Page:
Where Do Christians Get Their Morality?
Ask a random Christian where his morality comes from, and you are likely to get one answer out of a few that are commonly given. Many fundamentalists believe that God is the source of all morality. Without God, they say, humans would not know right from wrong, and we would be living in total moral chaos. More moderate Christians often offer a more deistic explanation. God created humans with an innate sense of right and wrong, and even without his direct intervention, we know what we ought to do because he has placed his moral laws in our hearts.
Some Christians believe that morality is absolute. There are things that are always wrong, and things that are always right. The ends do not justify the means in any case, and we ought to trust God to work things out when it appears that we are doing something harmful by “doing the right thing.” Even outside of Christianity, there is a prevalent belief that morality exists on some kind of higher philosophical plane, and that it is proof of humanity’s separation from the animal world. We are different in kind from the animals because we have morality.
I’d like to examine these claims in light of both philosophy and science to see if any of them hold any water. In the end, I hope to convince you that not only do Christians not have any means to derive a system of morality from their faith, they have every justification in the world to act immorally with impunity based only on their personal goals.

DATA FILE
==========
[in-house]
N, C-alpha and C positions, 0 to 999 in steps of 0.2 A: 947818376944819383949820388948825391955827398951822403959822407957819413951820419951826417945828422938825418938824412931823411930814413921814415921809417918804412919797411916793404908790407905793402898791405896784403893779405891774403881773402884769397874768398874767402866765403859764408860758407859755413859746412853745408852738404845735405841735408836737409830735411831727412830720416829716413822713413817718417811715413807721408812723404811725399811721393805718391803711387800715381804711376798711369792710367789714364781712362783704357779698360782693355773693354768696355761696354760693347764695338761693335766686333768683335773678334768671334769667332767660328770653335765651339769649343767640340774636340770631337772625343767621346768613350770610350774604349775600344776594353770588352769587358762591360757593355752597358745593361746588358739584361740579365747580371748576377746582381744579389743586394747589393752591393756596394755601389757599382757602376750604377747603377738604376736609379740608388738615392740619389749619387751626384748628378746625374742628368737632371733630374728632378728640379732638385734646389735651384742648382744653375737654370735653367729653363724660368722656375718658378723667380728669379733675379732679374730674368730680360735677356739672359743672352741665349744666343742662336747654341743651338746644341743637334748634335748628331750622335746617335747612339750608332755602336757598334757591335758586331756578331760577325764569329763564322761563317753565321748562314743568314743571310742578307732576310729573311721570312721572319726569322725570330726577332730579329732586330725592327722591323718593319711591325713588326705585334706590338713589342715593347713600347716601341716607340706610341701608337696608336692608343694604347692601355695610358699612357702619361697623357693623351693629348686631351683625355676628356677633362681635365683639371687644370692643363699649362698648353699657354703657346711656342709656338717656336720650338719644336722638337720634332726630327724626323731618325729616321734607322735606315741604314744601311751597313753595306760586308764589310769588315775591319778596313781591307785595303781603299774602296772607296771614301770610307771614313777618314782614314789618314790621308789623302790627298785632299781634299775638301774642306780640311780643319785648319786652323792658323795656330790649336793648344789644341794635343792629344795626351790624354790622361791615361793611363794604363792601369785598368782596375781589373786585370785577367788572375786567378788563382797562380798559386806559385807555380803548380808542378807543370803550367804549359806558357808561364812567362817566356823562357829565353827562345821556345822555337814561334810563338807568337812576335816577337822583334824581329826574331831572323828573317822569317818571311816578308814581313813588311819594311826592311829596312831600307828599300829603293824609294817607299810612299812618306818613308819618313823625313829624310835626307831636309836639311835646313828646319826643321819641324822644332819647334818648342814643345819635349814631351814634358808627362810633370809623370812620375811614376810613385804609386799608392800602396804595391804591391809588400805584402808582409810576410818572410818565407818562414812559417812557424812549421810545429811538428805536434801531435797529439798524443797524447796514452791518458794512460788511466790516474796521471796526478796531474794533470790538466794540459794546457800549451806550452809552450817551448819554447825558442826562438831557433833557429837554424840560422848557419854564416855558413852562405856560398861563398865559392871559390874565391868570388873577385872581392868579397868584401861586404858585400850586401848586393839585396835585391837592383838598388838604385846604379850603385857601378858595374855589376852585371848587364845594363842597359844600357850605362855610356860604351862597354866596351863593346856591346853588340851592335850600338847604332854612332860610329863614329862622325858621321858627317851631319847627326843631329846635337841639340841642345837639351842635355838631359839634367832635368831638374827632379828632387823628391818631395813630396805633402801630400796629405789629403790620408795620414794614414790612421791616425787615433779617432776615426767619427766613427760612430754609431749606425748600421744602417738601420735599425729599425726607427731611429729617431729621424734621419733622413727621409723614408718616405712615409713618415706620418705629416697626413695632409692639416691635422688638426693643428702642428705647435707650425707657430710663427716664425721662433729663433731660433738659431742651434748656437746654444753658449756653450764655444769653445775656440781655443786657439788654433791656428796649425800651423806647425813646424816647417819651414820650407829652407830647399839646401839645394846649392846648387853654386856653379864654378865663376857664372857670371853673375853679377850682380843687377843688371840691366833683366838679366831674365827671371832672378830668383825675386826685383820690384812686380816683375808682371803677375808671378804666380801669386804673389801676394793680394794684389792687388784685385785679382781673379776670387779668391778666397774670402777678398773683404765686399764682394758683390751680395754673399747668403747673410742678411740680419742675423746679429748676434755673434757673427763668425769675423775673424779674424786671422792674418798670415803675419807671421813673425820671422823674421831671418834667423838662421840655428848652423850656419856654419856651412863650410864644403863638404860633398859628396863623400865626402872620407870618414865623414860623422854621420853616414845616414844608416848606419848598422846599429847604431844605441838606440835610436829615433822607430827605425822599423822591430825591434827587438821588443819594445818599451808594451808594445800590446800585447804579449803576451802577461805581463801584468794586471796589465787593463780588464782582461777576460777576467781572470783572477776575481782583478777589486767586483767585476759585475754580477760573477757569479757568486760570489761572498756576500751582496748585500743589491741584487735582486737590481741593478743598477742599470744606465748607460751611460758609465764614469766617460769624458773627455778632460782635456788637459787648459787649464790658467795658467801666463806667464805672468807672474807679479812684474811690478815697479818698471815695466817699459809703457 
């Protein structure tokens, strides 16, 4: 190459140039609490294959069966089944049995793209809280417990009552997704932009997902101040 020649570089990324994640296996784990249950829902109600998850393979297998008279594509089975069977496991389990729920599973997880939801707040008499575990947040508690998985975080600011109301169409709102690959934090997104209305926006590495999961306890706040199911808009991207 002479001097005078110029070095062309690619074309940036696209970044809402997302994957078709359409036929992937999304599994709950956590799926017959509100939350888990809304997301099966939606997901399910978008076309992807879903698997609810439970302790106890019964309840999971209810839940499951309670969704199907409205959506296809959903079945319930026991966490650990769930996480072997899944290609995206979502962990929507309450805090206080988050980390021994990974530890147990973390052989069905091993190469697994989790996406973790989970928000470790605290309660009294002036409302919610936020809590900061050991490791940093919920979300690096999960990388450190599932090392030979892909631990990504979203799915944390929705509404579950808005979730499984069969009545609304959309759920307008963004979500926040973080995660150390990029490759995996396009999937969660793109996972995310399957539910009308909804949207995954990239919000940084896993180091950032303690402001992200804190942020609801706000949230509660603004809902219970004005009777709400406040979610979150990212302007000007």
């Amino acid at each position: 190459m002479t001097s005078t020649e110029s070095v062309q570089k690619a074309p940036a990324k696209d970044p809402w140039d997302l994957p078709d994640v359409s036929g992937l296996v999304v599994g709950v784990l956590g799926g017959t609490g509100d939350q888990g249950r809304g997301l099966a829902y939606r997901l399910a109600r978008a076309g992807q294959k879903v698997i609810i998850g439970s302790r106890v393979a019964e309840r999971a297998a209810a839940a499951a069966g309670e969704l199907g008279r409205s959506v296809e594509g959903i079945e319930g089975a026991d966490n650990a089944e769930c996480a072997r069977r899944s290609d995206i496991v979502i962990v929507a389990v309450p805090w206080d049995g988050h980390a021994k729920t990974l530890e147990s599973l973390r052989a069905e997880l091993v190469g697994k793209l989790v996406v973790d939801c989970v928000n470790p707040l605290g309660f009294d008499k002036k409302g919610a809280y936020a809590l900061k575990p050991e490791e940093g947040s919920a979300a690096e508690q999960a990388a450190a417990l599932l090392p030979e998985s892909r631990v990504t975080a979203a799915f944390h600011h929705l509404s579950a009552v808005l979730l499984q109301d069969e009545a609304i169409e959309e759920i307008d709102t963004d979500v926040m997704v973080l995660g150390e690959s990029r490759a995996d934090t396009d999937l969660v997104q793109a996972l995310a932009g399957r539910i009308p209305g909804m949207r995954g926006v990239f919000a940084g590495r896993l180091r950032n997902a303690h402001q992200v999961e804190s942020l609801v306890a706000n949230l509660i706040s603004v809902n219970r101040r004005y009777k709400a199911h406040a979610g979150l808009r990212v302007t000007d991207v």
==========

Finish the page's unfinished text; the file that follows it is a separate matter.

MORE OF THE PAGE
Morality Comes From God
Let us suppose that God is the source of all morality. For now, we will take the most extreme Christian view – that morality is impossible to derive from human wisdom, and that we must rely solely on the word of God to know what is right and what is wrong. If this is true, then it must be true that there is no logical reason to do what is right other than fear of God’s punishment or desire for God’s reward. If this conclusion seems odd, just consider the alternative. If we can think of any reason to do the morally correct thing, then we are basing morality on something natural. If it is right for me to feed my infant child because otherwise the child will die and that would cause me grief, then there is a natural reason for me to feed my infant child.
It doesn’t take much thought to realize that morality doesn’t derive solely from God. Virtually every day of our lives, we are faced with moral choices, and we reason out the best course of action. Our thought processes involve causes and effects, not calling to memory a set prescription from the Bible. If morality does come from God, it is not solely dependent on arbitrary dicta. There are unmistakable real world consequences to our actions, and we can judge their relative value based on individual situations.
For emphasis, let’s think of it another way. If God truly was the only source of morality in existence, then we should not be able to distinguish right from wrong except when it was specifically mentioned by God himself. When presented with a unique moral dilemma, we should be at a complete loss for any means of deriving the correct answer. This is obviously not so. As human civilization has advanced and technology has increased, we have created moral dilemmas that couldn’t have been conceived when the Bible was written. In many cases, we have established very clear ideas of what is right and what is wrong. (It’s noteworthy that we’ve decided slavery is wrong despite the fact that the Bible condones it.)
There is only one thing we can do if we are to save the idea that God is the source of morality. We must admit that God has instilled in humans a conscience, and that man is able to reason out morality on his own without reference to an arbitrary set of rules. This is the position that most reasonably intelligent Christians take. The exercise of a modicum of intelligence pretty much necessitates it.